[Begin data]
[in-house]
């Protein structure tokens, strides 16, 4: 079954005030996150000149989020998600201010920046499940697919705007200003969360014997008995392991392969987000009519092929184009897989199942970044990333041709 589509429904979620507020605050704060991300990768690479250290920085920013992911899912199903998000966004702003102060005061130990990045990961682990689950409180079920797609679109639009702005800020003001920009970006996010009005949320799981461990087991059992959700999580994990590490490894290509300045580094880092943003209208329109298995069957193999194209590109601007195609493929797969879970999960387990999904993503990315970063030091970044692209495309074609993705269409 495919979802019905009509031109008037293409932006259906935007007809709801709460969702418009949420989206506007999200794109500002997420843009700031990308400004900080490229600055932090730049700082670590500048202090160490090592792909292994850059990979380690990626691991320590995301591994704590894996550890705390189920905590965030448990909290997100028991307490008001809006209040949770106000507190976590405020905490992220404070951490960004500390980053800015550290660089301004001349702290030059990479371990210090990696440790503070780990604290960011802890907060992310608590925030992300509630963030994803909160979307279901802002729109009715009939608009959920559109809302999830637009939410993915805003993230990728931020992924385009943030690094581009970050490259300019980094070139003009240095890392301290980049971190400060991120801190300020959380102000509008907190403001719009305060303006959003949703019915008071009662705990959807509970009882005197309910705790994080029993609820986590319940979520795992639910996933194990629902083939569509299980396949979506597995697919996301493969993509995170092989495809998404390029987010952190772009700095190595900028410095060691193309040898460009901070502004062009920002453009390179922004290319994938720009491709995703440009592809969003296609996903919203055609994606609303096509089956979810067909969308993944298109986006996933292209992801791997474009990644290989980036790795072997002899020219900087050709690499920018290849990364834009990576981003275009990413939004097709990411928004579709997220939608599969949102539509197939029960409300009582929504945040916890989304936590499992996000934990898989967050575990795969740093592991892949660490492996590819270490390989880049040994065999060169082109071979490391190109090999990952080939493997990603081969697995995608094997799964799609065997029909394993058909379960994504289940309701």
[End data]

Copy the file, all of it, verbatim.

[in-house]
């Protein structure tokens, strides 16, 4: 079954005030996150000149989020998600201010920046499940697919705007200003969360014997008995392991392969987000009519092929184009897989199942970044990333041709 589509429904979620507020605050704060991300990768690479250290920085920013992911899912199903998000966004702003102060005061130990990045990961682990689950409180079920797609679109639009702005800020003001920009970006996010009005949320799981461990087991059992959700999580994990590490490894290509300045580094880092943003209208329109298995069957193999194209590109601007195609493929797969879970999960387990999904993503990315970063030091970044692209495309074609993705269409 495919979802019905009509031109008037293409932006259906935007007809709801709460969702418009949420989206506007999200794109500002997420843009700031990308400004900080490229600055932090730049700082670590500048202090160490090592792909292994850059990979380690990626691991320590995301591994704590894996550890705390189920905590965030448990909290997100028991307490008001809006209040949770106000507190976590405020905490992220404070951490960004500390980053800015550290660089301004001349702290030059990479371990210090990696440790503070780990604290960011802890907060992310608590925030992300509630963030994803909160979307279901802002729109009715009939608009959920559109809302999830637009939410993915805003993230990728931020992924385009943030690094581009970050490259300019980094070139003009240095890392301290980049971190400060991120801190300020959380102000509008907190403001719009305060303006959003949703019915008071009662705990959807509970009882005197309910705790994080029993609820986590319940979520795992639910996933194990629902083939569509299980396949979506597995697919996301493969993509995170092989495809998404390029987010952190772009700095190595900028410095060691193309040898460009901070502004062009920002453009390179922004290319994938720009491709995703440009592809969003296609996903919203055609994606609303096509089956979810067909969308993944298109986006996933292209992801791997474009990644290989980036790795072997002899020219900087050709690499920018290849990364834009990576981003275009990413939004097709990411928004579709997220939608599969949102539509197939029960409300009582929504945040916890989304936590499992996000934990898989967050575990795969740093592991892949660490492996590819270490390989880049040994065999060169082109071979490391190109090999990952080939493997990603081969697995995608094997799964799609065997029909394993058909379960994504289940309701």